As someone who has spent significant time with both fictions and state documents from the “Great Game” period of the British Empire, I want to make a point about JDN 1-19’s comparison. In one important sense, the “Great Game” is, quite simply, a fiction. At no point in the nineteenth century did the British Empire ever use it as an overarching strategic framework for understanding its competition in Central Asia. When Arthur Conolly, the East India Company political agent usually credited with coining the term, first mentioned his “grand game,” he did so in the limited context of humanitarian efforts on the Northwest Frontier. And although variations of the term “Great Game” appear throughout the nineteenth century, they refer to radically divergent situations such as affairs on the European continent or speculative proposals to align with Czarist Russia against emergent American power. The common denominator is not a common strategic model; it is simply the broad comparison that can be made between gambling and all manner of political affairs. Anything beyond this involves ascribing strategic policies to the British Empire that simply did not occur to Whitehall.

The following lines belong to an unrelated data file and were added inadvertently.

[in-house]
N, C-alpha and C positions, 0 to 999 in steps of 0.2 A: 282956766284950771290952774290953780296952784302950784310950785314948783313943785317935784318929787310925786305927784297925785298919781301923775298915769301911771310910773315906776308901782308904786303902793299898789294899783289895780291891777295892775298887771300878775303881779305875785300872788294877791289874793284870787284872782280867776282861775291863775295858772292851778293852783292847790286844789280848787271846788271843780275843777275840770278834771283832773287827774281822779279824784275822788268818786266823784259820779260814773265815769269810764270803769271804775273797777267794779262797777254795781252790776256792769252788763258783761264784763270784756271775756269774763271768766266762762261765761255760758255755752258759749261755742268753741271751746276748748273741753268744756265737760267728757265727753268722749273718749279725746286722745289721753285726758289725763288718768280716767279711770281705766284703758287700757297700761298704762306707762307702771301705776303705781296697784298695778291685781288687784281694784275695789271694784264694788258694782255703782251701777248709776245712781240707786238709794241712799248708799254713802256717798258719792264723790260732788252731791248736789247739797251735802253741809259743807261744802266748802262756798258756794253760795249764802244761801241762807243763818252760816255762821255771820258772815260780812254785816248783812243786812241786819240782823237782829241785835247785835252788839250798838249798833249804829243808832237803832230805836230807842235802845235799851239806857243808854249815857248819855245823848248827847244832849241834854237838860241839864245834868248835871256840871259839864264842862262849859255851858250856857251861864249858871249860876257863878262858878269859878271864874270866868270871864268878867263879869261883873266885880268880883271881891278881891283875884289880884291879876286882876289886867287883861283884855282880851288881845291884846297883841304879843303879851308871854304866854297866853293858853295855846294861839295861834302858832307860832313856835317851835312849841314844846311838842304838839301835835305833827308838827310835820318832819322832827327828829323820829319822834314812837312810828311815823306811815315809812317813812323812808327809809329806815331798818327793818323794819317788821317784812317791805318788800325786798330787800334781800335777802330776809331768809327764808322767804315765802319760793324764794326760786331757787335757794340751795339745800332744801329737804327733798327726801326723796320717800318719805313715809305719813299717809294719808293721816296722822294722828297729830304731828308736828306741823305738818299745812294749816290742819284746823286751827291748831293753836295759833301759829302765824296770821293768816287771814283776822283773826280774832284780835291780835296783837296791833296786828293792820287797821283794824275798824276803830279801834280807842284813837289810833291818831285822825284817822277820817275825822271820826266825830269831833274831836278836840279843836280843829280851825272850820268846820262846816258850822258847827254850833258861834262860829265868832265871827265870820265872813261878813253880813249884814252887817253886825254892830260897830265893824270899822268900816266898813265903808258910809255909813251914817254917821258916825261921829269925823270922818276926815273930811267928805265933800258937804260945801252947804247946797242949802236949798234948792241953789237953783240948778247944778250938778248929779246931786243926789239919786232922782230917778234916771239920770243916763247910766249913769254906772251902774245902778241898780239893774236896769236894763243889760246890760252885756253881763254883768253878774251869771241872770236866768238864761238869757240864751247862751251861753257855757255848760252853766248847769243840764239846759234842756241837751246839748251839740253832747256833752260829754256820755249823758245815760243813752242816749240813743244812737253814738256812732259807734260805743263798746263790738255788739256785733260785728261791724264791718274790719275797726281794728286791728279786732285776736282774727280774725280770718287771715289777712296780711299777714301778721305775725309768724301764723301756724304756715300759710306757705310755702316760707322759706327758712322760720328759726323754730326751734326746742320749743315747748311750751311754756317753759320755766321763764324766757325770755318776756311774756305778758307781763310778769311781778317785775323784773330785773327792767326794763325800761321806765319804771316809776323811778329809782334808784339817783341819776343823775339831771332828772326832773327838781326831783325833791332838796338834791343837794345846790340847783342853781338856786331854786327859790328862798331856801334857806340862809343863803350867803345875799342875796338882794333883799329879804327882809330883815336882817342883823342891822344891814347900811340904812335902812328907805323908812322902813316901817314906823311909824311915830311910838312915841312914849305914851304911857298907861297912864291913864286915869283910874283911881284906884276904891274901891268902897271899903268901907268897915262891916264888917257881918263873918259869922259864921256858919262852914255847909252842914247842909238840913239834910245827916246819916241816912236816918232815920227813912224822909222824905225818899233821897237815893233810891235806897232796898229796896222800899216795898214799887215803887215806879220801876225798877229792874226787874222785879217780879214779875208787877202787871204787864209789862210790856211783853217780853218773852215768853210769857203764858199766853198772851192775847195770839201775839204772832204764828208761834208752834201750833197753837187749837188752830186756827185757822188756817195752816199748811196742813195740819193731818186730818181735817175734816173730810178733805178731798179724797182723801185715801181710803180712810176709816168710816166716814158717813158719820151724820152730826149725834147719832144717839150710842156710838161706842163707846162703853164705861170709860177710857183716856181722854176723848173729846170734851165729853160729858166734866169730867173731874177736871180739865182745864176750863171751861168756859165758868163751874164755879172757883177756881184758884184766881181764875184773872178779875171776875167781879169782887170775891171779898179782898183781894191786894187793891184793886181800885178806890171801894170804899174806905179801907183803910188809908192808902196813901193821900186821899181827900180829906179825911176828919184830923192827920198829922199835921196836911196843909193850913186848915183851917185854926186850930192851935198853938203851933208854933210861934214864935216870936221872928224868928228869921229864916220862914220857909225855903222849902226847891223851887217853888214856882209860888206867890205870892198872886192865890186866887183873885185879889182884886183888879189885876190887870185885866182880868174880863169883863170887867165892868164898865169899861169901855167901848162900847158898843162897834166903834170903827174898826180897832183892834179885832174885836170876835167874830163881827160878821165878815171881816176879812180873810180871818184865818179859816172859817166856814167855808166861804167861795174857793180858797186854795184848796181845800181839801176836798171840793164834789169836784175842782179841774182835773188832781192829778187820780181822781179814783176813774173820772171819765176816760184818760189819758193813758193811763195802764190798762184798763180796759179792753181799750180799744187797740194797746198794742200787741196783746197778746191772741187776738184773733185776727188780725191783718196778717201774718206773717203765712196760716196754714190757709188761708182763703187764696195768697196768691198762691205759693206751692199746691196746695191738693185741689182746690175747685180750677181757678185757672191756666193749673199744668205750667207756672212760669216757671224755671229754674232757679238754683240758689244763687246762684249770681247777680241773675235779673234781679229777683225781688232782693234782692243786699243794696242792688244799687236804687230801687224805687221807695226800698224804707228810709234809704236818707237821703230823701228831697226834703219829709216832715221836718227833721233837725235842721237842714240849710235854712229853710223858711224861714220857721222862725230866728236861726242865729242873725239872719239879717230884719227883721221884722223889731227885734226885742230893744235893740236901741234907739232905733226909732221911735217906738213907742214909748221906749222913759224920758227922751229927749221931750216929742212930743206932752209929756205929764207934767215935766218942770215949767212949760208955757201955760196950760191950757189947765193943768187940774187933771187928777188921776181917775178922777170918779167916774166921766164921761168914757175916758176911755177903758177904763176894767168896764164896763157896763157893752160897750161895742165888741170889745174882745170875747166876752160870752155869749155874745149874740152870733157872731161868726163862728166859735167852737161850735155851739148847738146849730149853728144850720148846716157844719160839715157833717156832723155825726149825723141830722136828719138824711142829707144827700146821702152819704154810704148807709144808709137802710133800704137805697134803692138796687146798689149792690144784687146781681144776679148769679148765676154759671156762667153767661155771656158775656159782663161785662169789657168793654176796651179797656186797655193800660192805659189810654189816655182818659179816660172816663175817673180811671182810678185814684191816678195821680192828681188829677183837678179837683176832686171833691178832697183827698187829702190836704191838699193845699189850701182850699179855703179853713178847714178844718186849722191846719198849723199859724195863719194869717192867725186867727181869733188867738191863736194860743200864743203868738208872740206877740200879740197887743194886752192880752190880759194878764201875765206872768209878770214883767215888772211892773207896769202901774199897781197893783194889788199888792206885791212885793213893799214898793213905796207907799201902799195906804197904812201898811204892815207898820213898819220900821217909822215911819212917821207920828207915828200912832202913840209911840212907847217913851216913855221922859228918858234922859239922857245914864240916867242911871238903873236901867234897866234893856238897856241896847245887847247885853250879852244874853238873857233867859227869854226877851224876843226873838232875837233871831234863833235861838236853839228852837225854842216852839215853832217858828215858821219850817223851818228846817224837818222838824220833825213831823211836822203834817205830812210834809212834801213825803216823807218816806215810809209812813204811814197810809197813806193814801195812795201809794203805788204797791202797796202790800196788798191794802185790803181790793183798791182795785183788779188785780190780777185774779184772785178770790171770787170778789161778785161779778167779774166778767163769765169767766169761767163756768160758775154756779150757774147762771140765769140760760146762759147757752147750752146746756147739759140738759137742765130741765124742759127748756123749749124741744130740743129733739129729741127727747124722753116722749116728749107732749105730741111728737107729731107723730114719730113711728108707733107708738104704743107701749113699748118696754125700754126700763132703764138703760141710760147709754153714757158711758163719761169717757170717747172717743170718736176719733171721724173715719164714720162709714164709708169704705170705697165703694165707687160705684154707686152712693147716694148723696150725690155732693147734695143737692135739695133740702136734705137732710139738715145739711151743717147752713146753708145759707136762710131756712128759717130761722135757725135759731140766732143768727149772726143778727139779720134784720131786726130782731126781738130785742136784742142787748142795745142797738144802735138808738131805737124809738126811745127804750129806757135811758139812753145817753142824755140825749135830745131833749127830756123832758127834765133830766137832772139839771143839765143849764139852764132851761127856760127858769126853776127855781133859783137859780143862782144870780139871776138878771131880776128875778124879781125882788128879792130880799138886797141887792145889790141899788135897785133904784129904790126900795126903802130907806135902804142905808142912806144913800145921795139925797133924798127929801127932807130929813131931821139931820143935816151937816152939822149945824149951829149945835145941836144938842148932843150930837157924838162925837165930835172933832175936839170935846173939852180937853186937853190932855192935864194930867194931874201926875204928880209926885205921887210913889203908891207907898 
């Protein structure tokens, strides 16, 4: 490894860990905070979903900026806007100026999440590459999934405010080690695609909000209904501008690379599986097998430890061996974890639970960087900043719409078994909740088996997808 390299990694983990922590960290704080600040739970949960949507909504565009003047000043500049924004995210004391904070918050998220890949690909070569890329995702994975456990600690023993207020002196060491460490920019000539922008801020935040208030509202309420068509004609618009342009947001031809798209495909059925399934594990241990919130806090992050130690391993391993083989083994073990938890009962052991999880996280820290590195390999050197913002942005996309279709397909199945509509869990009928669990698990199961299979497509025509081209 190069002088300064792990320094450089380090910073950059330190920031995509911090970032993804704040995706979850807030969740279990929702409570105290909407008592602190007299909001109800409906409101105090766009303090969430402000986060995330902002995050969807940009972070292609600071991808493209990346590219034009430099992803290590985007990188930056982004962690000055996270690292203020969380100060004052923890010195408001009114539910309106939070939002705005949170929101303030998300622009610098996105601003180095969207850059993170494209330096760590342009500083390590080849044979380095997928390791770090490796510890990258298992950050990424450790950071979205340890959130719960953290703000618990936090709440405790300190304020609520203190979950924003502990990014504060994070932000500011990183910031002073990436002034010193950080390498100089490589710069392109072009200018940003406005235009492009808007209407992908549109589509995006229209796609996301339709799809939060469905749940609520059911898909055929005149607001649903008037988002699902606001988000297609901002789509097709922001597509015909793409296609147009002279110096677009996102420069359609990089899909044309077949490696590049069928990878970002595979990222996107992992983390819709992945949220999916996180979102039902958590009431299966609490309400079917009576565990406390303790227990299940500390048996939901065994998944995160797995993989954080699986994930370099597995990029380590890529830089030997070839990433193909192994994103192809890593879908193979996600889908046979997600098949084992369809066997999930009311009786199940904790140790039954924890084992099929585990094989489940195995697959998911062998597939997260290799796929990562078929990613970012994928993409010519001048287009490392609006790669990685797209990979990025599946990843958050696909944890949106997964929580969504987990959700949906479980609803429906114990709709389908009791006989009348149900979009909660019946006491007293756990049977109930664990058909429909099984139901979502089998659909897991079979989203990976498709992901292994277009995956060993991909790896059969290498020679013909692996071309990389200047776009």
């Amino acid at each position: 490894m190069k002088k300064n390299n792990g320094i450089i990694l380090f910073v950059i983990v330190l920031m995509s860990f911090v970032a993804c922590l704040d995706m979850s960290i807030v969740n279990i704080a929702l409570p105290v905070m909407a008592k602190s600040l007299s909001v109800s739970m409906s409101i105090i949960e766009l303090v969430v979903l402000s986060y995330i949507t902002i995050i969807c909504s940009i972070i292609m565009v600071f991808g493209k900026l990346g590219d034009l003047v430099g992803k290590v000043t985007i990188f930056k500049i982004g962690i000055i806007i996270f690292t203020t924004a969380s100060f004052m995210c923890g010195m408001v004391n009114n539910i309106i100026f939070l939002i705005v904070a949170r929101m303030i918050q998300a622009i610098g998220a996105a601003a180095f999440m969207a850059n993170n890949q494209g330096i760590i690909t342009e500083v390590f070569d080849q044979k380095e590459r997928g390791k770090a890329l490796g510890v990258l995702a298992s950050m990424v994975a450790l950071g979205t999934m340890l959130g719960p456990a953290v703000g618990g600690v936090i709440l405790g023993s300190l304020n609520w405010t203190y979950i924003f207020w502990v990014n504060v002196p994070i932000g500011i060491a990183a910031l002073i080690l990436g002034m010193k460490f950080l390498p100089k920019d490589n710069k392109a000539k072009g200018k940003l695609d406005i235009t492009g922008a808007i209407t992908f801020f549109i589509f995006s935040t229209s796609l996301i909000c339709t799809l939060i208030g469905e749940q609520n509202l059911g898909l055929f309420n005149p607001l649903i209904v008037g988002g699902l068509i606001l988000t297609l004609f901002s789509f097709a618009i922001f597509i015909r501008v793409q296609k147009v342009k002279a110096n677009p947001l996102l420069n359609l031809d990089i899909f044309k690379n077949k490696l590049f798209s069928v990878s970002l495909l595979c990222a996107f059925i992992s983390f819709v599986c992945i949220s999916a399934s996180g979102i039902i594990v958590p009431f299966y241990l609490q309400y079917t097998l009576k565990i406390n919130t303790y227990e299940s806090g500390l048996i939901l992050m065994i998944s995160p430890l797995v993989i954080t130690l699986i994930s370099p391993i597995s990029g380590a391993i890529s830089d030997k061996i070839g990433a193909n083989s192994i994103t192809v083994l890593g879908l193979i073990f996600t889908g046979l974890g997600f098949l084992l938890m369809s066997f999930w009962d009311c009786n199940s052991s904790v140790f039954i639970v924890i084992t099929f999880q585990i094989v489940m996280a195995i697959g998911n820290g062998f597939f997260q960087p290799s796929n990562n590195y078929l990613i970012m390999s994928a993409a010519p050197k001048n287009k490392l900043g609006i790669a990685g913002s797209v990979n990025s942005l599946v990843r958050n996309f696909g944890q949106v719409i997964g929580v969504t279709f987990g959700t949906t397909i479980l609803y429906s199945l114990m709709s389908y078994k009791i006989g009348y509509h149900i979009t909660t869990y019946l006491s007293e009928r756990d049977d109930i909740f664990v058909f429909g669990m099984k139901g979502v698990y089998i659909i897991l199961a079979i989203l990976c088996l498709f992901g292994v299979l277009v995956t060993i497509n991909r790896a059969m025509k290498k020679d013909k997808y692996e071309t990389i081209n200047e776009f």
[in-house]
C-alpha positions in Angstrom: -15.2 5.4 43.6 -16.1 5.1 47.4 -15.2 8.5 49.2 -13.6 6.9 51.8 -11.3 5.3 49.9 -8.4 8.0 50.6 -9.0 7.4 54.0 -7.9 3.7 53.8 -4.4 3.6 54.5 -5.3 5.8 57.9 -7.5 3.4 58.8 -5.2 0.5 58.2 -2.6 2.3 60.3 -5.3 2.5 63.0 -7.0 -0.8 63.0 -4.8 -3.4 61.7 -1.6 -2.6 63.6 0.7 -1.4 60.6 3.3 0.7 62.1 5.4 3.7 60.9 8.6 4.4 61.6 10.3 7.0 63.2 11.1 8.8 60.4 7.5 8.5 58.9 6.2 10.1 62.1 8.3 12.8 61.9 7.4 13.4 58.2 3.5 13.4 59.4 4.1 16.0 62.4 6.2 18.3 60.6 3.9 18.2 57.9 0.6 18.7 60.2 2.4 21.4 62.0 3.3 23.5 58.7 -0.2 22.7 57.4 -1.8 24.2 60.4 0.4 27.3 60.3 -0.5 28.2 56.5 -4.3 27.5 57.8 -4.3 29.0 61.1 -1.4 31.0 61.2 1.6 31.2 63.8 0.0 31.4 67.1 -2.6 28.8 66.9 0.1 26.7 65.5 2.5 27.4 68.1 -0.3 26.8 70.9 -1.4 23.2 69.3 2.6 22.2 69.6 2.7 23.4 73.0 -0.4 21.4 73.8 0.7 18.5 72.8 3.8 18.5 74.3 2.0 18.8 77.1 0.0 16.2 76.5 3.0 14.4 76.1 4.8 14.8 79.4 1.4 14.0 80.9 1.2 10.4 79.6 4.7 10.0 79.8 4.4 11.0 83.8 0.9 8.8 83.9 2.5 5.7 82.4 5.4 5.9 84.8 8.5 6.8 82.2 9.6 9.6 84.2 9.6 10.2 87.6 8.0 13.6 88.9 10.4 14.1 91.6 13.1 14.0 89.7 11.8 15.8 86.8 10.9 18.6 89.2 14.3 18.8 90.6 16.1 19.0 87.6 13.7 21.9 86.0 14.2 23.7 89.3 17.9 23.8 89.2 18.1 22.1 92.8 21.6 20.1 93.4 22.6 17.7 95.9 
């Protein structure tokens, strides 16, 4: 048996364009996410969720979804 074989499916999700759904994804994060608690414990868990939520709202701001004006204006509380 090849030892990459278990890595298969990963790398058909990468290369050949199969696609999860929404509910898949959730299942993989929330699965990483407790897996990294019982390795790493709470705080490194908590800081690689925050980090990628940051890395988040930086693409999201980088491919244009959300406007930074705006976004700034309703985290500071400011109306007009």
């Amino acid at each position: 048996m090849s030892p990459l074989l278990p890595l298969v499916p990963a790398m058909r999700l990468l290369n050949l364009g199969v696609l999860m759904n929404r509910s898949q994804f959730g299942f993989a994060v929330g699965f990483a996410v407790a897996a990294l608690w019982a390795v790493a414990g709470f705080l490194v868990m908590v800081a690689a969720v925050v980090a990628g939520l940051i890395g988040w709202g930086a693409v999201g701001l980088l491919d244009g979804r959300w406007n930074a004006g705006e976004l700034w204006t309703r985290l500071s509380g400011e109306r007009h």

British historian Malcolm Yapp makes this point at length, rightly noting that the “legend of the Great Game” emerged as a distinct historiographical lens after the Second World War. This does not mean that historians who describe trajectories of British Imperial statecraft in terms of “the Great Game” are wrong. In fact, I would go further than most. I would argue that “the Game” is a useful descriptive framework for a range of Imperial policies as far back as the Seven Years’ War. But I also have no reluctance in admitting that this historiographical lens comes from Kim, a Victorian adventure tale that has no more claim on historical verisimilitude than King Solomon’s Mines, The Four Feathers, or similar stories by Kipling and his peers.